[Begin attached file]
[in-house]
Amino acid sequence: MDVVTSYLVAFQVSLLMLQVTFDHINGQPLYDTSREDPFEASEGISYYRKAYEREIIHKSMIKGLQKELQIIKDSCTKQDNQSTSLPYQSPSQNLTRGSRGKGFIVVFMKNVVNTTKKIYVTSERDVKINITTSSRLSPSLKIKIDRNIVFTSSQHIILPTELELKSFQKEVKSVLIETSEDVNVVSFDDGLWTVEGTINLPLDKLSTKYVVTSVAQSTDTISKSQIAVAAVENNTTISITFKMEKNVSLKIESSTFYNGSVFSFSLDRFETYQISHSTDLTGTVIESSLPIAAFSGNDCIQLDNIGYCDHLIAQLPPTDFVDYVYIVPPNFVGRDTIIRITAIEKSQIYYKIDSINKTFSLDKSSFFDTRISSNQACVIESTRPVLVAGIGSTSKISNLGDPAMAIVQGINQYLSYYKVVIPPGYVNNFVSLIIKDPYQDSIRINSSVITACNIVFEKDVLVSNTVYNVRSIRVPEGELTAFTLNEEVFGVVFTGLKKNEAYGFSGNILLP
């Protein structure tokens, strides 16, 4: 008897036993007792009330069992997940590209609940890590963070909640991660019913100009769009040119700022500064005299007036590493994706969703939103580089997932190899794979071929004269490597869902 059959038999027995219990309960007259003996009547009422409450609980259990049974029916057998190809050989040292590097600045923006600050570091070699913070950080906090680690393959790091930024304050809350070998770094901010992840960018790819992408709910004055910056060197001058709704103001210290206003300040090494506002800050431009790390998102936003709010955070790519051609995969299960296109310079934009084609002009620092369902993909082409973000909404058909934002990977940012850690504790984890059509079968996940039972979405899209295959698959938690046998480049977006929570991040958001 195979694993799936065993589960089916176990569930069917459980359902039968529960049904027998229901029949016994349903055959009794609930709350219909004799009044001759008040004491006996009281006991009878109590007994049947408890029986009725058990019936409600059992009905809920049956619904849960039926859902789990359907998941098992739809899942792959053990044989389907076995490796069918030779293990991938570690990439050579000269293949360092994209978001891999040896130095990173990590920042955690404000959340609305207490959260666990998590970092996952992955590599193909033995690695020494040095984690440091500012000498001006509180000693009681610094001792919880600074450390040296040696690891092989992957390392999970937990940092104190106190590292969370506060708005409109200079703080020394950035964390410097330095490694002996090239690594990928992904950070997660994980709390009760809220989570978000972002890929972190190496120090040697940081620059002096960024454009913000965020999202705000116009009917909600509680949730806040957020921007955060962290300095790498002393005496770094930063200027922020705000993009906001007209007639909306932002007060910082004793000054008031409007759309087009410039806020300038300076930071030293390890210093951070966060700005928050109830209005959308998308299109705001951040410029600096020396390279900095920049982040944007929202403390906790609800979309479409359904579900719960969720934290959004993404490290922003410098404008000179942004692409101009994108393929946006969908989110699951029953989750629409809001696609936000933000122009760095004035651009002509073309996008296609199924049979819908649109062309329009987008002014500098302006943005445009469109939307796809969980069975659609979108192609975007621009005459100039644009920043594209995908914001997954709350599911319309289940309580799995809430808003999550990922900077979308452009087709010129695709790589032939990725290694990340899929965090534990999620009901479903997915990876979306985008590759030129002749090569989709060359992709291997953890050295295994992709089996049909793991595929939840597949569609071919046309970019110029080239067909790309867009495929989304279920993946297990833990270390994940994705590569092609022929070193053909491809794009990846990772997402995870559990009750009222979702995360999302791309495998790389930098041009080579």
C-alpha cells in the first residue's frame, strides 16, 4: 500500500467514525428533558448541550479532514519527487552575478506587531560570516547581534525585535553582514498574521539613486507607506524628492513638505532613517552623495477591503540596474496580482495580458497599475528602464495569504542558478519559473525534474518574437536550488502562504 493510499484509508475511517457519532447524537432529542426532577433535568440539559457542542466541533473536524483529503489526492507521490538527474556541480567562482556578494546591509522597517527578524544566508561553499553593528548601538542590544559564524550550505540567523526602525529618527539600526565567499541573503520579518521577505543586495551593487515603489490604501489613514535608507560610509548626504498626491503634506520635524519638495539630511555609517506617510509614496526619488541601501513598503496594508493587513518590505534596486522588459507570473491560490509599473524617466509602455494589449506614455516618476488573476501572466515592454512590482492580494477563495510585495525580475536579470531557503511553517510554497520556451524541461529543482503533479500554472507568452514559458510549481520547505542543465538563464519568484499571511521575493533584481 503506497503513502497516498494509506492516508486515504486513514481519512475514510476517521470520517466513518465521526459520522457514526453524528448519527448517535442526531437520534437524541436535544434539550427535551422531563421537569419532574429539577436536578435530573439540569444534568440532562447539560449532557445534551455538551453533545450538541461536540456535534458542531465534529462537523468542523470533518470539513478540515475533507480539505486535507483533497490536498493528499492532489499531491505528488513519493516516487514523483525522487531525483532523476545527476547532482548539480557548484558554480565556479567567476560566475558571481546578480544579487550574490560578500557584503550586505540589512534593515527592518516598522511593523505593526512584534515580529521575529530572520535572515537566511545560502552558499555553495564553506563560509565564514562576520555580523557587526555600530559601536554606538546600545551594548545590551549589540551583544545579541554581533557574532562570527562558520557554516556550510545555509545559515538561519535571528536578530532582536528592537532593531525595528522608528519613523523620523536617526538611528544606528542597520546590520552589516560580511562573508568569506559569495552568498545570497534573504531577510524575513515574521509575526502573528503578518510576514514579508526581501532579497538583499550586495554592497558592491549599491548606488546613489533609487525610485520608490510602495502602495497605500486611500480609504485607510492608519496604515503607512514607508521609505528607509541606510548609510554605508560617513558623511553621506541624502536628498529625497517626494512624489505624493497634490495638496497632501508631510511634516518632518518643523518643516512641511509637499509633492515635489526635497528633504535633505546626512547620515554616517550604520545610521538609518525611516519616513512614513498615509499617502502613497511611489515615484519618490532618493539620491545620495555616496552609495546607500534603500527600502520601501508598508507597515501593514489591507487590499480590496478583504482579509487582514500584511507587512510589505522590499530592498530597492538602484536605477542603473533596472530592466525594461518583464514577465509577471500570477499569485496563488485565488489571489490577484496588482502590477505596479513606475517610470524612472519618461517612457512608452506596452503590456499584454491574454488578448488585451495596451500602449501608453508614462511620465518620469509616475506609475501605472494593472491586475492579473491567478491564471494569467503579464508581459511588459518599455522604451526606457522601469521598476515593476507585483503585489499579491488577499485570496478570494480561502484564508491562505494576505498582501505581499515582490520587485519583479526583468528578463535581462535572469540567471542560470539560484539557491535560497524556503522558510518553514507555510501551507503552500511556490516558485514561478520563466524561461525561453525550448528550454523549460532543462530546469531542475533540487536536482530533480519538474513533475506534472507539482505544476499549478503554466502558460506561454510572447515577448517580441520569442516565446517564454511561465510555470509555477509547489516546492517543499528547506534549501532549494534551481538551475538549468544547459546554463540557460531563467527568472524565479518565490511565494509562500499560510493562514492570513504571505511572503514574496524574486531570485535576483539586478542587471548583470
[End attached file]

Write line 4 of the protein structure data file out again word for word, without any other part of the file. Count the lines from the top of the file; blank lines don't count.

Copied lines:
C-alpha cells in the first residue's frame, strides 16, 4: 500500500467514525428533558448541550479532514519527487552575478506587531560570516547581534525585535553582514498574521539613486507607506524628492513638505532613517552623495477591503540596474496580482495580458497599475528602464495569504542558478519559473525534474518574437536550488502562504 493510499484509508475511517457519532447524537432529542426532577433535568440539559457542542466541533473536524483529503489526492507521490538527474556541480567562482556578494546591509522597517527578524544566508561553499553593528548601538542590544559564524550550505540567523526602525529618527539600526565567499541573503520579518521577505543586495551593487515603489490604501489613514535608507560610509548626504498626491503634506520635524519638495539630511555609517506617510509614496526619488541601501513598503496594508493587513518590505534596486522588459507570473491560490509599473524617466509602455494589449506614455516618476488573476501572466515592454512590482492580494477563495510585495525580475536579470531557503511553517510554497520556451524541461529543482503533479500554472507568452514559458510549481520547505542543465538563464519568484499571511521575493533584481 503506497503513502497516498494509506492516508486515504486513514481519512475514510476517521470520517466513518465521526459520522457514526453524528448519527448517535442526531437520534437524541436535544434539550427535551422531563421537569419532574429539577436536578435530573439540569444534568440532562447539560449532557445534551455538551453533545450538541461536540456535534458542531465534529462537523468542523470533518470539513478540515475533507480539505486535507483533497490536498493528499492532489499531491505528488513519493516516487514523483525522487531525483532523476545527476547532482548539480557548484558554480565556479567567476560566475558571481546578480544579487550574490560578500557584503550586505540589512534593515527592518516598522511593523505593526512584534515580529521575529530572520535572515537566511545560502552558499555553495564553506563560509565564514562576520555580523557587526555600530559601536554606538546600545551594548545590551549589540551583544545579541554581533557574532562570527562558520557554516556550510545555509545559515538561519535571528536578530532582536528592537532593531525595528522608528519613523523620523536617526538611528544606528542597520546590520552589516560580511562573508568569506559569495552568498545570497534573504531577510524575513515574521509575526502573528503578518510576514514579508526581501532579497538583499550586495554592497558592491549599491548606488546613489533609487525610485520608490510602495502602495497605500486611500480609504485607510492608519496604515503607512514607508521609505528607509541606510548609510554605508560617513558623511553621506541624502536628498529625497517626494512624489505624493497634490495638496497632501508631510511634516518632518518643523518643516512641511509637499509633492515635489526635497528633504535633505546626512547620515554616517550604520545610521538609518525611516519616513512614513498615509499617502502613497511611489515615484519618490532618493539620491545620495555616496552609495546607500534603500527600502520601501508598508507597515501593514489591507487590499480590496478583504482579509487582514500584511507587512510589505522590499530592498530597492538602484536605477542603473533596472530592466525594461518583464514577465509577471500570477499569485496563488485565488489571489490577484496588482502590477505596479513606475517610470524612472519618461517612457512608452506596452503590456499584454491574454488578448488585451495596451500602449501608453508614462511620465518620469509616475506609475501605472494593472491586475492579473491567478491564471494569467503579464508581459511588459518599455522604451526606457522601469521598476515593476507585483503585489499579491488577499485570496478570494480561502484564508491562505494576505498582501505581499515582490520587485519583479526583468528578463535581462535572469540567471542560470539560484539557491535560497524556503522558510518553514507555510501551507503552500511556490516558485514561478520563466524561461525561453525550448528550454523549460532543462530546469531542475533540487536536482530533480519538474513533475506534472507539482505544476499549478503554466502558460506561454510572447515577448517580441520569442516565446517564454511561465510555470509555477509547489516546492517543499528547506534549501532549494534551481538551475538549468544547459546554463540557460531563467527568472524565479518565490511565494509562500499560510493562514492570513504571505511572503514574496524574486531570485535576483539586478542587471548583470